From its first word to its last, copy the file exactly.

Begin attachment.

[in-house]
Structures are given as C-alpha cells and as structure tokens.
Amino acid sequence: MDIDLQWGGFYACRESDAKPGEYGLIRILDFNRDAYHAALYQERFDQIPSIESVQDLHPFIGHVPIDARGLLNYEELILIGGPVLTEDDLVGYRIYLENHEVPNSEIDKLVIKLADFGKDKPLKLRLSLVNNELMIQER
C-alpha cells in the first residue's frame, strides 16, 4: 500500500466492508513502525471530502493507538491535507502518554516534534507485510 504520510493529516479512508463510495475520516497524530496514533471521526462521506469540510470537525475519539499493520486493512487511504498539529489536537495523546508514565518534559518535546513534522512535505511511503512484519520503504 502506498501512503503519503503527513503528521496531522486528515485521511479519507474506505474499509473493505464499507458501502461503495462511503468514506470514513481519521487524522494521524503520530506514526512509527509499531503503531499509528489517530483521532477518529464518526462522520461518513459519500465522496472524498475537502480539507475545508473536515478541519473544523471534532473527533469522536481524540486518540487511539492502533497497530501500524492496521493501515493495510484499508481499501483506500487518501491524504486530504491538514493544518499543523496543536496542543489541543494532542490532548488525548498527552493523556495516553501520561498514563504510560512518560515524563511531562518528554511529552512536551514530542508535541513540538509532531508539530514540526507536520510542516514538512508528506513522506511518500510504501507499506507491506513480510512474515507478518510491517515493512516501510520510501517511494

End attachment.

[in-house]
Structures are given as C-alpha cells and as structure tokens.
Amino acid sequence: MDIDLQWGGFYACRESDAKPGEYGLIRILDFNRDAYHAALYQERFDQIPSIESVQDLHPFIGHVPIDARGLLNYEELILIGGPVLTEDDLVGYRIYLENHEVPNSEIDKLVIKLADFGKDKPLKLRLSLVNNELMIQER
C-alpha cells in the first residue's frame, strides 16, 4: 500500500466492508513502525471530502493507538491535507502518554516534534507485510 504520510493529516479512508463510495475520516497524530496514533471521526462521506469540510470537525475519539499493520486493512487511504498539529489536537495523546508514565518534559518535546513534522512535505511511503512484519520503504 502506498501512503503519503503527513503528521496531522486528515485521511479519507474506505474499509473493505464499507458501502461503495462511503468514506470514513481519521487524522494521524503520530506514526512509527509499531503503531499509528489517530483521532477518529464518526462522520461518513459519500465522496472524498475537502480539507475545508473536515478541519473544523471534532473527533469522536481524540486518540487511539492502533497497530501500524492496521493501515493495510484499508481499501483506500487518501491524504486530504491538514493544518499543523496543536496542543489541543494532542490532548488525548498527552493523556495516553501520561498514563504510560512518560515524563511531562518528554511529552512536551514530542508535541513540538509532531508539530514540526507536520510542516514538512508528506513522506511518500510504501507499506507491506513480510512474515507478518510491517515493512516501510520510501517511494